In 1995, the Office of Wetsuwet’en Chiefs landed a $105,000 AFS cheque. In 1996, they netted: a $500,000 A.F.S. cheque; a $100,000 “green plan” cheque; and $89,000 in salmon sales. (Salmon sales thereafter disappear from the books.)
The Office of Wetsuwet’en Chiefs was an unregistered society managing the Wetsuwet’en Treaty Office Society. The two entities merged in 2000, into the Office of the Wetsuwet’en.
O.W. parlayed A.F.S. and Commission stipends into several counselling, cultural and enviro-assessment programs. Their $4 million in annual revenues goes mostly to salaries, administration, and honoraria for Hereditary Chiefs. OW employs 30 full-time staff.
O.W.’s Fisheries and Wildlife Department employs 3 full-time, and 20 seasonal workers. Department boss Walter Joseph got the gig in 1996 and never left. Walt’s an “adopted” Wetsuwet’en.
O.W.’s Natural Resources Department employs 4 full-timers. Hereditary Chief John Ridsdale is spokesman. Mike Ridsdale does enviro-assessments. David Dewit (B.Sc. Biol.) specializes in “sensitive ecosystem preservation.” David Belford – a non-aboriginal who’s been moiling aboriginal grants since 1975 – specializes in media relations and negotiating “engagement agreements”, whereby hapless resource companies bankroll OW’s enviro-assessments.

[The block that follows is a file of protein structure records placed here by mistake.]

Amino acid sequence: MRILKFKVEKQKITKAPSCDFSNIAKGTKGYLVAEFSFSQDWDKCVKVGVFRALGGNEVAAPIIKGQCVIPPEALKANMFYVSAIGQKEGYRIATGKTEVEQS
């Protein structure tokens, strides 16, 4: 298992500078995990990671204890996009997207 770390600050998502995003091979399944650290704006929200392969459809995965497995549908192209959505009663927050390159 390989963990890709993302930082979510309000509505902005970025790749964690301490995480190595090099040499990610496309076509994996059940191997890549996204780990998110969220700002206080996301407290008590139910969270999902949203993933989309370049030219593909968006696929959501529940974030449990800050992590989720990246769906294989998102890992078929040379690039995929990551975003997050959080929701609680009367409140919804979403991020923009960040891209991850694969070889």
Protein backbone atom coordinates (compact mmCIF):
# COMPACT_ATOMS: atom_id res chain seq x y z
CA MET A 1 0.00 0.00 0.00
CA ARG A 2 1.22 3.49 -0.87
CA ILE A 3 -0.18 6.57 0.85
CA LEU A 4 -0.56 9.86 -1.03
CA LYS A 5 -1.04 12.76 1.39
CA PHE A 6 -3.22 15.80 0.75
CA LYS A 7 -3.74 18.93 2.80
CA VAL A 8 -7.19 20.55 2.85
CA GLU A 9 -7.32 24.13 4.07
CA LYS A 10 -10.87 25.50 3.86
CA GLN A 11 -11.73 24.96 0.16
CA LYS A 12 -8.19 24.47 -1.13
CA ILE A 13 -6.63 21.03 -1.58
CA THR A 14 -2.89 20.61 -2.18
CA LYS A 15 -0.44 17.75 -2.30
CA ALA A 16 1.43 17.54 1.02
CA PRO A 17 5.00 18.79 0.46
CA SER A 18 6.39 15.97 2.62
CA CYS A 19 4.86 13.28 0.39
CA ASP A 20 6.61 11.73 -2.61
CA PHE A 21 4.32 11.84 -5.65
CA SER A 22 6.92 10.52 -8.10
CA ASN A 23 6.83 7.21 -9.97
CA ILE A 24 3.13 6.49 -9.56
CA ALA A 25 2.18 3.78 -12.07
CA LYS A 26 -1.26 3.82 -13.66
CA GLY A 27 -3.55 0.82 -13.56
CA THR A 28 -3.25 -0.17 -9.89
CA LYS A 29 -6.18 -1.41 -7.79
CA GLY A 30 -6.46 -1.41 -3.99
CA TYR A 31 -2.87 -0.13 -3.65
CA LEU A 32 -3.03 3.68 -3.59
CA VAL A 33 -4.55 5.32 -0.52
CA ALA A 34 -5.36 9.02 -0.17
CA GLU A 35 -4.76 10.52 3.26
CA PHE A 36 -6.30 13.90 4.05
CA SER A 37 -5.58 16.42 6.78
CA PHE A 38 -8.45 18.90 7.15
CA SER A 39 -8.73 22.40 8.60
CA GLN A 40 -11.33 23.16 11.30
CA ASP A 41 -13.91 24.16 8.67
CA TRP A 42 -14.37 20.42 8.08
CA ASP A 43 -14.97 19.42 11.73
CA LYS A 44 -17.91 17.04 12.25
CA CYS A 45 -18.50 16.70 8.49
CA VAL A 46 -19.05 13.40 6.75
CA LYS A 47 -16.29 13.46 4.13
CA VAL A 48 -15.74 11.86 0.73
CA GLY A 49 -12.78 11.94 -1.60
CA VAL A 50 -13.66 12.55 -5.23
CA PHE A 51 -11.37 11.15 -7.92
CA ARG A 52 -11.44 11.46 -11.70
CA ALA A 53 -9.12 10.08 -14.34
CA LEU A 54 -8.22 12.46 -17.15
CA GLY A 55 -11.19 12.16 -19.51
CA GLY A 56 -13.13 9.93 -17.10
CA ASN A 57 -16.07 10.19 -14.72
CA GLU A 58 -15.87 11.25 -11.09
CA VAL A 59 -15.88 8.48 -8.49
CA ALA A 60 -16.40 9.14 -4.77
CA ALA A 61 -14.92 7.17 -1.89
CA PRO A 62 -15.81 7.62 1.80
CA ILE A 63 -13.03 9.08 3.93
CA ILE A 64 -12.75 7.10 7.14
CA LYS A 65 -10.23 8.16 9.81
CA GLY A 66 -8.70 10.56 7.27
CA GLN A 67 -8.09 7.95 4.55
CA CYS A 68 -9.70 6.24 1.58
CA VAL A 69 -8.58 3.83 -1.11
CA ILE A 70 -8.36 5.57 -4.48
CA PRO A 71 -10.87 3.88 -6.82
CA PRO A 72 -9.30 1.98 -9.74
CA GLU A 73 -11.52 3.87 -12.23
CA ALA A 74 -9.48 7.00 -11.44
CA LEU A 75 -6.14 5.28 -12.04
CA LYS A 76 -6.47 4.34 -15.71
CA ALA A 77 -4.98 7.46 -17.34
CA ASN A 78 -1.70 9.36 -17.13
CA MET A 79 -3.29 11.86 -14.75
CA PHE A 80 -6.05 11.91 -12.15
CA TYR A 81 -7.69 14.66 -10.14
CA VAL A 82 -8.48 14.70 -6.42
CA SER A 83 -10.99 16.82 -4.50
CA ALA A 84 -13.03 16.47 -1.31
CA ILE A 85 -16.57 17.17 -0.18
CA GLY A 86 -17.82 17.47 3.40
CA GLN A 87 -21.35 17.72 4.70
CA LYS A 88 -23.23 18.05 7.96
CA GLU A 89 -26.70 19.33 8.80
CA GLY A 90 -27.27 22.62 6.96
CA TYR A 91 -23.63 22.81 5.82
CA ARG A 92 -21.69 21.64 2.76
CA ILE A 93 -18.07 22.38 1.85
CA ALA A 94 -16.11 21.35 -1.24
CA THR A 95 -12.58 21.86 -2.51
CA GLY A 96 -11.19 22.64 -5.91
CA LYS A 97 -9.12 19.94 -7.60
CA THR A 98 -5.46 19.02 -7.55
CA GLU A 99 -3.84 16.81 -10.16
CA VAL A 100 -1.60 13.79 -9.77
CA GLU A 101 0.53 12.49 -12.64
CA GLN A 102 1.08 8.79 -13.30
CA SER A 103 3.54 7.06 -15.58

O.W.’s records contain line items regarding “Coastal GasLink Project Assessment” ($154,000 in 2014; $111,000 in 2015 and $114,000 in 2016). This money apparently came from Canadian Environmental Assessment Agency; although a 2016 issue of Wetsuwet’en Voice references a $30 million provincial LNG Environmental Stewardship Fund.
O.W.’s Resource Department’s land-sharing/enviro-agreements yield a few hundred grand annually. O.W. logging made a $1 million a year in 2012-13 before devolving into a smaller but steady payout from Canfor.
The 2016 Financial Statement mentions a “title assertion case” against Canfor on behalf of Hagwilget Village. That band ran up a $293,000 debt to O.W. but a $330,000 Canfor cheque cleared this.
O.W. documents detail grants from enviro-funders. The Pacific Salmon Foundation has given cheques in the $40,000 to $50,000 range. The Driftwood Foundation gave them $9,500 for “clan meetings.” The Bulkley Valley Research Centre donated over $100,000. During 2014-16, Tides Canada awarded $130,000 for clan meetings and “IT support”.
O.W. boasts “structural allegiances” with: the US enviro-grantmaker Moore Foundation, the Skeena Fisheries Commission, and the Skeenawild Conservation Trust (an E.N.G.O. connected to major foundations). John Ridsdale is a Skeenawild Trustee.